The fact that students and their families are not tackling the “pink elephant” in the room is appalling. The failure to have this discussion is clearly one of the key reason’s why student debt has reached crisis stages.

Posted by Thomas | in Applying to College, Finance | No Comments »

Need a Credit Card – Avoid the Companies Peddling on Campus

Nov. 11th 2010 18:36

Credit card companies with excessive fees paying colleges millions for the right to access you on campus.

Over the past few weeks we have spent a great deal of time discussing the growing problem of student loan debt. Simply stated, students are borrowing far too much in the process of earning their diploma and their accumulated debt is endangering their entire future.

At the same time that loan debt is creating a heavy burden for students, another form of debt is wreaking havoc for the general public. We are talking about credit card debt, an issue for all adults including those just graduating from college.

iStock_000014696238XSmallCurrent data suggests that college students possess an average credit card debt of $4,100. Such a number is almost inconceivable to us, because this is not the number the highest set of borrowers owes – it is the average. With credit card interest rates for young people at astronomical levels, those accumulating such a level of debt soon find their monthly payments growing without those payments reducing their card debt.

We have long advocated that students think twice about all debt but particularly that associated with credit cards. To ensure that students don’t get in over their heads, we have advocated that they shop around and get a single card that can be used only in a true emergency. We further advise students who have charged or continue to charge any amount to pay the balance in full each and every month to avoid the exorbitant interest charges most credit card companies assess.

Resisting Temptation

Clearly, that advice has been falling off deaf ears. But then again, we can easily grasp how students get snookered given how hard card companies work to get a card into your hands.

Thanks to the Credit CARD Act of 2009 it is now possible to get a full glimpse as to how much companies are willing to spend to get students onto the debt bus. Under the Act, credit card issuers had to submit some very specific data to the Federal Reserve. That data included how much money credit card companies spent in fees to universities just so that they could set up shop on college campuses. In addition the CARD Act demanded issuers release how many new accounts were opened due to these on-campus opportunities.

Consider the data that was collected. First off, credit card issuers paid more than $83 million for the right to go on campus and thus potentially sign students up for an account. That’s correct, a total of $83 million.

According to the data collected by the Federal Reserve, a total of 17 different credit card companies issued more than one thousand college card agreements. As but just one example of the 17, Chase Bank spent over $13 million to entice new student customers. This of course does not take into account the cost of each company’s employees’ time on campus recruiting new customers.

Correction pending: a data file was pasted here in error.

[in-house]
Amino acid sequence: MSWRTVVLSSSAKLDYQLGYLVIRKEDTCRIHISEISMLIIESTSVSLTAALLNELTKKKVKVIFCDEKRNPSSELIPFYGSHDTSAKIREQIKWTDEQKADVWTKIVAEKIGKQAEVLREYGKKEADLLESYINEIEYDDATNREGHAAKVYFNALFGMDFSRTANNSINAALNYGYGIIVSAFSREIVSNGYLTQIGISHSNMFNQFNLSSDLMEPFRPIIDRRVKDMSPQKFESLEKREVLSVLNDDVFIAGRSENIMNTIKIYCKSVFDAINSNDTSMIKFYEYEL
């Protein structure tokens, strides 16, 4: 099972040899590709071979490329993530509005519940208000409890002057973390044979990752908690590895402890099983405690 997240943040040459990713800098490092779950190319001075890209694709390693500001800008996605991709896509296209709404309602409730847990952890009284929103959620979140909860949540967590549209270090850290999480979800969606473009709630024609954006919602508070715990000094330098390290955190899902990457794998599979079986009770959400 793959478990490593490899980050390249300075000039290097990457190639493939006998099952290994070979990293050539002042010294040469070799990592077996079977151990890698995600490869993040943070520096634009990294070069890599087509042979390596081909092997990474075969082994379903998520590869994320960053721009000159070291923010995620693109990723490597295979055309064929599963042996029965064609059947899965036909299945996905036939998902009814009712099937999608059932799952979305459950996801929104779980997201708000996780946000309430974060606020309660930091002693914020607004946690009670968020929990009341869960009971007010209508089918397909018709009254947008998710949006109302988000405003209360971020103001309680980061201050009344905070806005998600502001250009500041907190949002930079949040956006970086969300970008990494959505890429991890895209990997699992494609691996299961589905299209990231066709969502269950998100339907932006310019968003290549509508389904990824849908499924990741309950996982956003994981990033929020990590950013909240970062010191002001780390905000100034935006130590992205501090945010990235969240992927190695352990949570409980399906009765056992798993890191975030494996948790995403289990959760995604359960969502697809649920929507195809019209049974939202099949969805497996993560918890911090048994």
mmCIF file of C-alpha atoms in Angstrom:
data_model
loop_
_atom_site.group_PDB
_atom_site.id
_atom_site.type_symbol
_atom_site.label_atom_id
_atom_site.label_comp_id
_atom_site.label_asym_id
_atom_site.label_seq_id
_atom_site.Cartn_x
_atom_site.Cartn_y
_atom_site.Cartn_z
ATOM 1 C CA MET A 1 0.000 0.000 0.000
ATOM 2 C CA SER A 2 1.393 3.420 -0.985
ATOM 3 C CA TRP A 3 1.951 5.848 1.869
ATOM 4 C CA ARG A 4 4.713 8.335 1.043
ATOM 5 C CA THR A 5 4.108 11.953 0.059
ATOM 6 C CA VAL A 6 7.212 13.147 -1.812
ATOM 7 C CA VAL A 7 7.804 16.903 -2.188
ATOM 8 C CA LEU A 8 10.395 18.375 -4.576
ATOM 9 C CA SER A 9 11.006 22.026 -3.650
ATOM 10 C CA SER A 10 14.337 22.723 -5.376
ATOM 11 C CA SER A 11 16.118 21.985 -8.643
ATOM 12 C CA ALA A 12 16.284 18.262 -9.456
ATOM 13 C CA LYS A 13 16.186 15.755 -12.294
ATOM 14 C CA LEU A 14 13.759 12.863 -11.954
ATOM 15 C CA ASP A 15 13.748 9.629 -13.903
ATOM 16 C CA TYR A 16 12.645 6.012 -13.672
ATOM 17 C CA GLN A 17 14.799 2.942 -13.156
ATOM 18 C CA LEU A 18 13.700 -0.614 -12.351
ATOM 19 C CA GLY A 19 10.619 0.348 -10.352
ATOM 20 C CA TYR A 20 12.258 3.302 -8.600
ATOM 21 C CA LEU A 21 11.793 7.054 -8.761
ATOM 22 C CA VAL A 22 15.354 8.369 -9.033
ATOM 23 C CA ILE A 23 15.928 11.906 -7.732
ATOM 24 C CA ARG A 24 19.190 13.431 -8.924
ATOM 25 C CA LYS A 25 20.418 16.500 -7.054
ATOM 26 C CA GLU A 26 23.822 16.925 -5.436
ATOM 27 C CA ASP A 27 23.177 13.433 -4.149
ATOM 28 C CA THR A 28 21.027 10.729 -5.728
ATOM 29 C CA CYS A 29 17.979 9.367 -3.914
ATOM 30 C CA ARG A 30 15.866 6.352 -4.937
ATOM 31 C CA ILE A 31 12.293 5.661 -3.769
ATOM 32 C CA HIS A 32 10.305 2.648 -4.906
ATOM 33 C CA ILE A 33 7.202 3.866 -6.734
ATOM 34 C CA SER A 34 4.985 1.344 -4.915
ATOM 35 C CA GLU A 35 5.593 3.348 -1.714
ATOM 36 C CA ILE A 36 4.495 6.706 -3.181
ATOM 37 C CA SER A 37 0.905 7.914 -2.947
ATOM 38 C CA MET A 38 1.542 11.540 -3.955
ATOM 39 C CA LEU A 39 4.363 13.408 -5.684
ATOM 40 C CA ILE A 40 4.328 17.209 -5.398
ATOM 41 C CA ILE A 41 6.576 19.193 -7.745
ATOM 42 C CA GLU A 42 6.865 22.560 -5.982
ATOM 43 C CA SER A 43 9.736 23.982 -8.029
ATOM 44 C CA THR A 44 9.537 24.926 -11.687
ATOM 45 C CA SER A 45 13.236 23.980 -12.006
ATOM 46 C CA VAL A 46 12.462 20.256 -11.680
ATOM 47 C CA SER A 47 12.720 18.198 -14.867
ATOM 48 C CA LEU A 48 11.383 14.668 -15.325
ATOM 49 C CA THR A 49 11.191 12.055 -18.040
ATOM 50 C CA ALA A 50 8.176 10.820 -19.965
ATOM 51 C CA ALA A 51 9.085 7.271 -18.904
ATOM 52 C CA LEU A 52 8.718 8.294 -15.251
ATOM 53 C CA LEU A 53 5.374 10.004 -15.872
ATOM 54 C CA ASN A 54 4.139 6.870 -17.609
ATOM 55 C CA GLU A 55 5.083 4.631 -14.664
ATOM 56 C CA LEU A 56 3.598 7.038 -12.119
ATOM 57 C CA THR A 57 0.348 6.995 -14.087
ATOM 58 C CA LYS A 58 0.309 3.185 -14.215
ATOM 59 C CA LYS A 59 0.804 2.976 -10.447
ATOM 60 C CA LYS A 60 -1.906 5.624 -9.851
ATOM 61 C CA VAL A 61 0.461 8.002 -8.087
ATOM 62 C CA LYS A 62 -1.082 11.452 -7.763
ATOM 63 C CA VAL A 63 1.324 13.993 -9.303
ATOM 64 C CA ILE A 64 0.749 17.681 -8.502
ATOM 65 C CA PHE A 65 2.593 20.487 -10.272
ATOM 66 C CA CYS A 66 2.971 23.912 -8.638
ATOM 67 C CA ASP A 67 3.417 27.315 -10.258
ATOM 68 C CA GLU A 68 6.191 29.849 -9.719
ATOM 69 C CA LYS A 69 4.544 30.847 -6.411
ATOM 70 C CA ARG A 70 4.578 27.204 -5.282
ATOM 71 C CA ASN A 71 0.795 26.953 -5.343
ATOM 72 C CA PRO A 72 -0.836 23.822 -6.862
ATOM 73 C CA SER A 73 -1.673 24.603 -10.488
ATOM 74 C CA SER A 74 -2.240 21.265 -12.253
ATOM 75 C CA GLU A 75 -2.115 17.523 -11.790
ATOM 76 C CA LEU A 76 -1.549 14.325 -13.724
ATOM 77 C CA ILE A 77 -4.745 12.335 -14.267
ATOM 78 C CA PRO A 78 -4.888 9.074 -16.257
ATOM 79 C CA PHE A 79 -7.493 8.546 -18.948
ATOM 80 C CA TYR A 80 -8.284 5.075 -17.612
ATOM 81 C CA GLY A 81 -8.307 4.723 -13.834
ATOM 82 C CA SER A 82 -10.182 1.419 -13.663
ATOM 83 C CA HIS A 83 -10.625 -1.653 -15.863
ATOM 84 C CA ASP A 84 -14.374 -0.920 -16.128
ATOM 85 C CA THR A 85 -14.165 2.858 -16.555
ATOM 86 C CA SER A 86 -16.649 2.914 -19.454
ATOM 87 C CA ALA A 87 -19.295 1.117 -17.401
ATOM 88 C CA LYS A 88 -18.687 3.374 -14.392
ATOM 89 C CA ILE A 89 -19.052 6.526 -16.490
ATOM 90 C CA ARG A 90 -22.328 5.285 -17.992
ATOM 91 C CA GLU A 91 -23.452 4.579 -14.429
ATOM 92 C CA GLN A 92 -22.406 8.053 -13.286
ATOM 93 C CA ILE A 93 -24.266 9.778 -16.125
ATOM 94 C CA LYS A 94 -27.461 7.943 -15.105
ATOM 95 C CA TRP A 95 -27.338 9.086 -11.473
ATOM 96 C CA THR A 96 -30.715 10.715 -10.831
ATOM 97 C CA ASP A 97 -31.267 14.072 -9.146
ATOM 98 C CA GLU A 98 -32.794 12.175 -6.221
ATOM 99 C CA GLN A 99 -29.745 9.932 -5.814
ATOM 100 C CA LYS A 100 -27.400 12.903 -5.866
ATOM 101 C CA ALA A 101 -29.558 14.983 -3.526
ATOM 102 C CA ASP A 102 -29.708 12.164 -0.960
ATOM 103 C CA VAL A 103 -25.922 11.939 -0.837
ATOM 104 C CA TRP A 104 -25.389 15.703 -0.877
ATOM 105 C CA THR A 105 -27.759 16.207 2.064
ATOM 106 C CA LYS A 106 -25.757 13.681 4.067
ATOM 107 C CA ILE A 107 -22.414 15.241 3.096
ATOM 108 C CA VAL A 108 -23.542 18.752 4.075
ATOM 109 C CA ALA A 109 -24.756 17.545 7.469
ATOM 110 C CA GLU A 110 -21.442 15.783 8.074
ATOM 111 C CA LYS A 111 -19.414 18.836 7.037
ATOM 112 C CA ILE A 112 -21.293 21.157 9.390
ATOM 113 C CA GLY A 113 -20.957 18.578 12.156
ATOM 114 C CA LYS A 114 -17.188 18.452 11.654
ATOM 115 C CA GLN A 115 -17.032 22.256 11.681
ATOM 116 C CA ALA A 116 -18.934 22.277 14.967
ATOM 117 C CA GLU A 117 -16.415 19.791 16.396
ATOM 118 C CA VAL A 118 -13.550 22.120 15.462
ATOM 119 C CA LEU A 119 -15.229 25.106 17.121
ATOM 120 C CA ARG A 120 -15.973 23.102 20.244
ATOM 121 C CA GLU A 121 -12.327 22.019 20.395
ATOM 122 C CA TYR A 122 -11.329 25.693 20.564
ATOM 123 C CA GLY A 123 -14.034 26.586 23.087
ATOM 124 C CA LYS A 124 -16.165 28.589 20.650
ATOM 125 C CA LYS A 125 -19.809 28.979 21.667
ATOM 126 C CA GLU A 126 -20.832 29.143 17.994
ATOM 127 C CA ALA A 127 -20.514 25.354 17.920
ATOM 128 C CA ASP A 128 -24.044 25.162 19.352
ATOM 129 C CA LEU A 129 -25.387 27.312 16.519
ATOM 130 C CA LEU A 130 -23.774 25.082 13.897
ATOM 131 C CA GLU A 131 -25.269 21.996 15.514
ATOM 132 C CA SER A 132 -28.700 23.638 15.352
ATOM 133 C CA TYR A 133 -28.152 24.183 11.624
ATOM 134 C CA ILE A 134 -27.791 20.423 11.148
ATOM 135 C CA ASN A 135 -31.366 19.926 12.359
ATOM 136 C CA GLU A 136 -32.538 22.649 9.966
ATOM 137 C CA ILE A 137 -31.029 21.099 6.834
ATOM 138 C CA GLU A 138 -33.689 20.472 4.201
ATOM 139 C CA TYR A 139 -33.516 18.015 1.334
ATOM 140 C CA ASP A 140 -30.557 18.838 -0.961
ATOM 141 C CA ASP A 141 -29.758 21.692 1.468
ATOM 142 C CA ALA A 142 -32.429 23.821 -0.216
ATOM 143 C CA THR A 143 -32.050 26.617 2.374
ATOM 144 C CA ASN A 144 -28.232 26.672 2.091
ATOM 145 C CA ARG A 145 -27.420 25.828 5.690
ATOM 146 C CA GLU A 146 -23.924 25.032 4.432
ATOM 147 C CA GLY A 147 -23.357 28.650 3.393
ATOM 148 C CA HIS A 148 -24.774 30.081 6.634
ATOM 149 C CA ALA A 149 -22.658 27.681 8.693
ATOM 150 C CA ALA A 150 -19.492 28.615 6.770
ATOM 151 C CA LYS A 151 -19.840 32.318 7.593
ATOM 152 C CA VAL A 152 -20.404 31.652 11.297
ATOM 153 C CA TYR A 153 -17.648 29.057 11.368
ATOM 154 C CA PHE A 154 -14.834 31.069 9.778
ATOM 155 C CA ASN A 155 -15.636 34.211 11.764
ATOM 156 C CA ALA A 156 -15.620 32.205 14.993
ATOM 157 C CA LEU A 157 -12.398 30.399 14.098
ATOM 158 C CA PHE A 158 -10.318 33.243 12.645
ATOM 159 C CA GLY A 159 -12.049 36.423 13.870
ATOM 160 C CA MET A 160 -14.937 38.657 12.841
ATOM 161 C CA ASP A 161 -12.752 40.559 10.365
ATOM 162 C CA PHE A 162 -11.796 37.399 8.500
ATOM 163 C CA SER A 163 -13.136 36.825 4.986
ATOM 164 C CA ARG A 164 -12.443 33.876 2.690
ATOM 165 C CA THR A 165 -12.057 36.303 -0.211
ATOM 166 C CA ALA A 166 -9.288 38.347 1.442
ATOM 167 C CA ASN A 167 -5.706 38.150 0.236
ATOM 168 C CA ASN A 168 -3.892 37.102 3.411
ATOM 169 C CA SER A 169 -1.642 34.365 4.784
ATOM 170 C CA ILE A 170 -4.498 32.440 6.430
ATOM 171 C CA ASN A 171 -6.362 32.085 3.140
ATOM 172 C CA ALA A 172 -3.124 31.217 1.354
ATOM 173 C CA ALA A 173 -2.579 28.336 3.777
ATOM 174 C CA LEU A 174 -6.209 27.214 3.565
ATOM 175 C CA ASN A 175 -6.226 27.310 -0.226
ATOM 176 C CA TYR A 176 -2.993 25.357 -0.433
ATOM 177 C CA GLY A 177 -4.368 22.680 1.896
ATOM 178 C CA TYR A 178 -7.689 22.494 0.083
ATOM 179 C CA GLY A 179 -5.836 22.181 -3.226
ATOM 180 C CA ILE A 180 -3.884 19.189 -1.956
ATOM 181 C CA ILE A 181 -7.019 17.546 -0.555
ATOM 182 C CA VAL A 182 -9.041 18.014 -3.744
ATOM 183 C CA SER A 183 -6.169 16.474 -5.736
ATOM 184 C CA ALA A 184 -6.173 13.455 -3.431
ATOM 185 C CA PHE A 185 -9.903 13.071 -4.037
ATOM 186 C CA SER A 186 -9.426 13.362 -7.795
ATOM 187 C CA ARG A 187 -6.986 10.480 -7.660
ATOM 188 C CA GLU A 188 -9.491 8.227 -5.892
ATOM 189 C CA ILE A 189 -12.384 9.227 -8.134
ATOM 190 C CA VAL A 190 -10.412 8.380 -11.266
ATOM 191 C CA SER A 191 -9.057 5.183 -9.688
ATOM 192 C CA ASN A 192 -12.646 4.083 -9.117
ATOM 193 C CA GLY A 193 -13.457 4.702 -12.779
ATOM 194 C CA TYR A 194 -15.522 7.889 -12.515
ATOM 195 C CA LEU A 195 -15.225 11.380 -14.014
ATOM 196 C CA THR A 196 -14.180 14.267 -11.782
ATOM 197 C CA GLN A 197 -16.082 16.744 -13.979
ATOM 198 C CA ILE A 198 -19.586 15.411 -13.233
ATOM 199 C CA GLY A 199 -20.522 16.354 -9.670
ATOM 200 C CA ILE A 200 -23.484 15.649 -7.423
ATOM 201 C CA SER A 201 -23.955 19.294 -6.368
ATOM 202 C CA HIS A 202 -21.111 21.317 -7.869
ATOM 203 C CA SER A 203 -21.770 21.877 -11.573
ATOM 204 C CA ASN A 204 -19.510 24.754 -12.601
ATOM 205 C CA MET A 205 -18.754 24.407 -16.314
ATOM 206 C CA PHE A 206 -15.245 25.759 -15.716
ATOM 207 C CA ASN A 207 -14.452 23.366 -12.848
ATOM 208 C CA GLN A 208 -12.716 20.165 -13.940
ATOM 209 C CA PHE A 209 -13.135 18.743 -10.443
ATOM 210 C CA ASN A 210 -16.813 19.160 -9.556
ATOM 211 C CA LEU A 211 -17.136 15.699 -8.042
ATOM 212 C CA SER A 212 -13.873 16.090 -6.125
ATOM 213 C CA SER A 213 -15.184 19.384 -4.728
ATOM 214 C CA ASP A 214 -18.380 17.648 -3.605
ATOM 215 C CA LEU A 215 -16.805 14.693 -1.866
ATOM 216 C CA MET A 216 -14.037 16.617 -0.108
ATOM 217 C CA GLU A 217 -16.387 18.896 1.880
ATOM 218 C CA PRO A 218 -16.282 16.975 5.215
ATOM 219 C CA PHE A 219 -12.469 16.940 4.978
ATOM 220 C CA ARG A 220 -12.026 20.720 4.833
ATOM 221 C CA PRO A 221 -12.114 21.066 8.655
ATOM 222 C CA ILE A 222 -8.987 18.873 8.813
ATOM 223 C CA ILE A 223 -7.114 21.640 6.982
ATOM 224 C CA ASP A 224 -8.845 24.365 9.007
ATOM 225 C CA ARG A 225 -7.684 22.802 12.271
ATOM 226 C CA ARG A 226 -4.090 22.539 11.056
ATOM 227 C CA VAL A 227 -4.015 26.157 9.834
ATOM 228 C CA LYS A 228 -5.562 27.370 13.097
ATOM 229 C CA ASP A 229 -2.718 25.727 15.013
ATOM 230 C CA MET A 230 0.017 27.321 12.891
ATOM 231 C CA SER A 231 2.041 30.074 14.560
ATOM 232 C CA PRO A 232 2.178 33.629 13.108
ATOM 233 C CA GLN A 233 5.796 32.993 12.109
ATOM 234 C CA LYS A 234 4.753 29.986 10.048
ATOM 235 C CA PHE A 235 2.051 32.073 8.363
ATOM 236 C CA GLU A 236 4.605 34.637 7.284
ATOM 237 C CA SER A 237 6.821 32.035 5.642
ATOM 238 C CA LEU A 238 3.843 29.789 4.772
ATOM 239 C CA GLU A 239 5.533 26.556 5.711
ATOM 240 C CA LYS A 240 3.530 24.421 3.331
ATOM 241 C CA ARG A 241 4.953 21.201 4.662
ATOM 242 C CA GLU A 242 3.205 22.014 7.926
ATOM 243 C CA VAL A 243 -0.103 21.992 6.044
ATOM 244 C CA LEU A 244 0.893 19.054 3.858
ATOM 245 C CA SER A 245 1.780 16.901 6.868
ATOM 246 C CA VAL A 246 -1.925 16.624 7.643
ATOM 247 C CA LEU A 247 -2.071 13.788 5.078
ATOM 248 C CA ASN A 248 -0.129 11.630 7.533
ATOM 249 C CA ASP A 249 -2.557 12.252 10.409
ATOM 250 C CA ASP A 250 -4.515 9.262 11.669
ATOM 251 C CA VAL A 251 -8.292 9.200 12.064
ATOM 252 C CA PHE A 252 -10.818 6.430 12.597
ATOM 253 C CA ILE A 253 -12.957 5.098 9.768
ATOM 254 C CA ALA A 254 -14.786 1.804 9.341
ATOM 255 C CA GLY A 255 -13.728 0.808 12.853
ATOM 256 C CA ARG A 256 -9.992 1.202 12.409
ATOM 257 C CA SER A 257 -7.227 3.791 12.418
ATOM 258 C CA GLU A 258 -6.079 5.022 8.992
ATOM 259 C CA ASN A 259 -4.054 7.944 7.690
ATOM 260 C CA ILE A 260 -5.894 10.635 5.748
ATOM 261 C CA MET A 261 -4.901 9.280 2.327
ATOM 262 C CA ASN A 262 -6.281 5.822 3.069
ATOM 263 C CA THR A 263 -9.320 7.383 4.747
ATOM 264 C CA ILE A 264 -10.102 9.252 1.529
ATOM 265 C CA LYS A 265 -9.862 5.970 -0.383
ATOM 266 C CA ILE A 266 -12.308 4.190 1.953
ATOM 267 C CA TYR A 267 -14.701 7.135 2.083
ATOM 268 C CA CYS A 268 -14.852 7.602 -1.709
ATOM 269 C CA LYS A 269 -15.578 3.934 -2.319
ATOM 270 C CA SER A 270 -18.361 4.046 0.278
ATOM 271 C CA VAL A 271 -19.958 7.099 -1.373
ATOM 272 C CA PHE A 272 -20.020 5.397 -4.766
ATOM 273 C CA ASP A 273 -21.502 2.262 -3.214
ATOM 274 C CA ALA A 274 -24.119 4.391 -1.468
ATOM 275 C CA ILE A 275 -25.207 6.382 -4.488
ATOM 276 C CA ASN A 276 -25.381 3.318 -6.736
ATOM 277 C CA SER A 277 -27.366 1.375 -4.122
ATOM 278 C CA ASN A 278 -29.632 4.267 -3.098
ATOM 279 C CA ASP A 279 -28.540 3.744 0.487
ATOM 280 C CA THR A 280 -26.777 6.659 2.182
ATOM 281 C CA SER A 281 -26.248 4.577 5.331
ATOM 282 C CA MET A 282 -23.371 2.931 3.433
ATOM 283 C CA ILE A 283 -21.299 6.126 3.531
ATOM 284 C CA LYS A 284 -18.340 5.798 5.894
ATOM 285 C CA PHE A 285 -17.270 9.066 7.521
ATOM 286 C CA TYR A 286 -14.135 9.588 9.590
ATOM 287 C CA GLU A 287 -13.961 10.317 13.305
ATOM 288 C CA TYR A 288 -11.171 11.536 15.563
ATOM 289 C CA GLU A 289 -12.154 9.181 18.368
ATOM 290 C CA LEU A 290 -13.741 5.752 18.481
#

iStock_000013415968XSmallAt the same time, to get a sense as to how much these credit card companies are making off of students, this $83 million enabled card companies to sign up 53,000 new student clients. This translates to an astonishing figure: these companies spent, on average, about $1,600 for each and every student just for the right to sign these new customers up.

Yes, these companies spent $1,600 just for the right to try to get a card in your hands. Anyone with a basic business understanding realizes that to make up these initial marketing costs, the cards offered have to be laced with fees and high interest rates. Otherwise, these companies would not spend such extraordinary sums of money just to get the chance to sign you up for card.

Their goal is simple – get a card into your hands and then start charging you excessive fees whenever you miss a payment or incredible interest rates when you are unable to pay off the loan balance immediately.

Don’t Get a Card on Campus

The thought of easy access to credit can be enticing but students need to understand that those card companies on campus are simply not the ones to consider. If you head over to CreditCardConnection.org you will see a list of those companies that Credit Card Connection warns consumers to avoid due to their unfair and unethical practices.

A single credit card to be used in emergency situations is a good idea. But not all cards are created equal – do your homework and find a card that has reasonable interest rates and minimal finance charges. Many credit unions offer a card that offers reasonable access to credit as well as a fair fee structure should you not be able to keep your monthly balance zeroed out.

The bottom line is that debt is a very bad thing and we are talking all forms, student loan and credit card. But the most insidious is credit card where card companies take advantage of unsuspecting students.

If you see one of those card companies on your local campus, you would do yourself a favor if you began walking in the other direction as fast as you can.

Posted by Thomas | in Miscellaneous | No Comments »